6 Tips for Managing People who are Hard to Manage

People are not necessarily difficult but different.

It would be a sweet gig if every person you managed were easy to manage. However, unfortunately, it isn’t the case. As a manager you’ll find that occasionally, sometimes more than occasionally, you’ll come across an employee that’s hard to manage. And “hard” takes many forms. Some might be talented, but can’t collaborate. Some can collaborate, but aren’t very talented. While, some are too aggressive and others not aggressive enough. There’s also the well-intentioned but high maintenance people, and the moody or easily distracted employees. And then some are just plain difficult. So how do you manage this challenge?

1. Don’t fight it

The number one thing to do when you have an employee that’s difficult to deal with is don’t fight it. Don’t waste time or mental energy wishing they weren’t your employee or weren’t behaving the way they are. That tactic is futile. Instead, recognise that frustrations and difficult situations are part of the job. And remember, that’s why you’re being paid more! Approach delicate employees with a positive mindset, and accept the challenge rather than hide from it.

2. Deal with conflict fairly and constructively

If you don’t want to deal with conflict, management is probably not the right job for you. But while the best managers deal with conflict head-on, they also don’t pull rank and stand over others when conflicts occur. They understand that everyone has to continue to work together in the future and so seek fair, constructive resolutions.

3. Try to understand why

There may be a genuine reason why a specific employee is hard to manage. Maybe they’ve always been this way, or perhaps new external factors are contributing. It might even be possible that you’re triggering their behaviour with your management style. If you can gain insight into why an employee is acting out, it could help you to figure out how to deal with them.

4. Seek help when you need it

This step is often neglected. As a manager, you might think you need to do the job on your own, as if asking for help is accepting defeat. But that’s not the case. It’s okay to get perspective on a problematic employee from someone whose judgment you trust. This person could be someone from Human Resources, a mentor, your manager, or a colleague. It’s smart managing, not a sign of weakness.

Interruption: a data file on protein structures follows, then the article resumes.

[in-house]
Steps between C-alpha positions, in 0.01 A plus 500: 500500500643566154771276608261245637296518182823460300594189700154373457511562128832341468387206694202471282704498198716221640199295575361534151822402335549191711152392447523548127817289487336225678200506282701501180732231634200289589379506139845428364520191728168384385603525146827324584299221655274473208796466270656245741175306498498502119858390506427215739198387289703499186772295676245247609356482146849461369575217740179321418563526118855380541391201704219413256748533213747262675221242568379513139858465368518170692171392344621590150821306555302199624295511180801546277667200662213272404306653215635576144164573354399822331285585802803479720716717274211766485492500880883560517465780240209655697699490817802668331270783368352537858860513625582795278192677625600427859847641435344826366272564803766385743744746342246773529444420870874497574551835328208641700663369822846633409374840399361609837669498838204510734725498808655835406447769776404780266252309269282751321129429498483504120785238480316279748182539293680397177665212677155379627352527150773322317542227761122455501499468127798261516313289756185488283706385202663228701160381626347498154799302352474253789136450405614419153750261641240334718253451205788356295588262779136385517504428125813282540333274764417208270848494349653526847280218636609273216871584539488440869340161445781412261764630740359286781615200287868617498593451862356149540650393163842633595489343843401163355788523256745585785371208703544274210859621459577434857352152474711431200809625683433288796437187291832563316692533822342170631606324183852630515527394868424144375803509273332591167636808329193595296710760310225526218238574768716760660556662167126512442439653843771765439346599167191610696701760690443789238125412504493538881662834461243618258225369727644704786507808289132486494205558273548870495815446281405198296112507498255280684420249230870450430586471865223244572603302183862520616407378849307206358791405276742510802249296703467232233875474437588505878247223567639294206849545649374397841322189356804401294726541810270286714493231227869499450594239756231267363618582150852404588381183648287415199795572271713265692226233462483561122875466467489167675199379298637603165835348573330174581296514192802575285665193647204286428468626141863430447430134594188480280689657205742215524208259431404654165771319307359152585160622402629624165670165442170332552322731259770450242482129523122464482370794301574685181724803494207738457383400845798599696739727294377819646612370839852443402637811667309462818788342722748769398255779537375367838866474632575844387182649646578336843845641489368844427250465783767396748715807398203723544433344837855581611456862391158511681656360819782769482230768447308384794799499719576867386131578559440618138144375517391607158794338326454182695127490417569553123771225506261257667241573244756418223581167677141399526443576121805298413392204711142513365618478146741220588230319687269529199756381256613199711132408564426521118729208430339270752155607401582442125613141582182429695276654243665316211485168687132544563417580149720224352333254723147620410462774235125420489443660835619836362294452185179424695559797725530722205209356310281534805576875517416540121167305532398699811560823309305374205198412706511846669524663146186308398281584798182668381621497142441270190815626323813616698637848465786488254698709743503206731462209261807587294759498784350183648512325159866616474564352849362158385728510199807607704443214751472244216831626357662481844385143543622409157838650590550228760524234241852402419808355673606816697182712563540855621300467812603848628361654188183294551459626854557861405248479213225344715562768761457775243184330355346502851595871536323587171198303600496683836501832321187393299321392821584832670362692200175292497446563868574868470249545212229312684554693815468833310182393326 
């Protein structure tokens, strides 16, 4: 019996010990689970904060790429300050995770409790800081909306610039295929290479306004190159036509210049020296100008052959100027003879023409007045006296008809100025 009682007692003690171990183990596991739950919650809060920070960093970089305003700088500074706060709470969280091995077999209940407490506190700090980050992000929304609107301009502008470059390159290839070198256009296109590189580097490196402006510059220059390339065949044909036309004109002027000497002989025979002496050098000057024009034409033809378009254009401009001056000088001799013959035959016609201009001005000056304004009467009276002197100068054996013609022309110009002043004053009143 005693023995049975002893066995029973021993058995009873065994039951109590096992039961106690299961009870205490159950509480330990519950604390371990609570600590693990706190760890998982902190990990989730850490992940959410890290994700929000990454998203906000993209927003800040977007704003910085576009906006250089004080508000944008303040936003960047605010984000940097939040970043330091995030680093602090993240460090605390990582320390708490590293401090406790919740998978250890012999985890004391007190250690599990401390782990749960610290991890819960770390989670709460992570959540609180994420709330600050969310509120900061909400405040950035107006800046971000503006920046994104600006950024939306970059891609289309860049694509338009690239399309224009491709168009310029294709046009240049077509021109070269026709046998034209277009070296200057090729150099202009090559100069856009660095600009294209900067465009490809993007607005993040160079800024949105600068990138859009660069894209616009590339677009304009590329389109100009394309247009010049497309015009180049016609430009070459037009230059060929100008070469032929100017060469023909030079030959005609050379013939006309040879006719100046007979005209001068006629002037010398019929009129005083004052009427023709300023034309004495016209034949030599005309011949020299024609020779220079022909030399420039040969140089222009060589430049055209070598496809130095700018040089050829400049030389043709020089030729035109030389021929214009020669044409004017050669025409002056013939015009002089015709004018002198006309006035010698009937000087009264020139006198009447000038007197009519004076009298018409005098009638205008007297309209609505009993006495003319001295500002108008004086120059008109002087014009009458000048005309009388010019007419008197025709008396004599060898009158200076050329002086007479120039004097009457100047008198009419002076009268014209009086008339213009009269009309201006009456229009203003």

5. Set clear and measurable job objectives

Clear and measurable job objectives ensures that employees can’t argue with your expectations of them. Evaluating performance then becomes a matter of fact, rather than conjecture. Moreover, they can’t accuse you of “picking on them”. When you have clear and measurable objectives and a problematic employee isn’t achieving goals, you have something tangible to discuss.

6. Think in terms of assets and liabilities

Realistically, an employee is either an asset or a liability. What this means is that you need to think, is a hard to manage employee still contributing to the team? Are they still adding value to the business? Or are they a complete liability? If their disruptive qualities outweigh their good points, then they’re a liability, and it could be time to let them go. Of course, ensure you work closely with Human Resources for any termination. And refer to tip number 4 for advice and to make sure you’re letting them go for the right reasons!

Being a manager can be difficult at the best of times, let alone when you have a difficult employee. However, with these highly-effective strategies, you should have no problem in overcoming problematic employees.

Are you ready to become an inclusive leader?

If you’ve got these traits, then you’re likely well on your way to being an inclusive leader. If not, don’t panic. Inclusive leadership is a skill that can be learned, practiced and when implemented, delivers exceptional results.

Our leadership courses give you the tools and the blueprint to becoming an inclusive leader and building a culture of inclusion.

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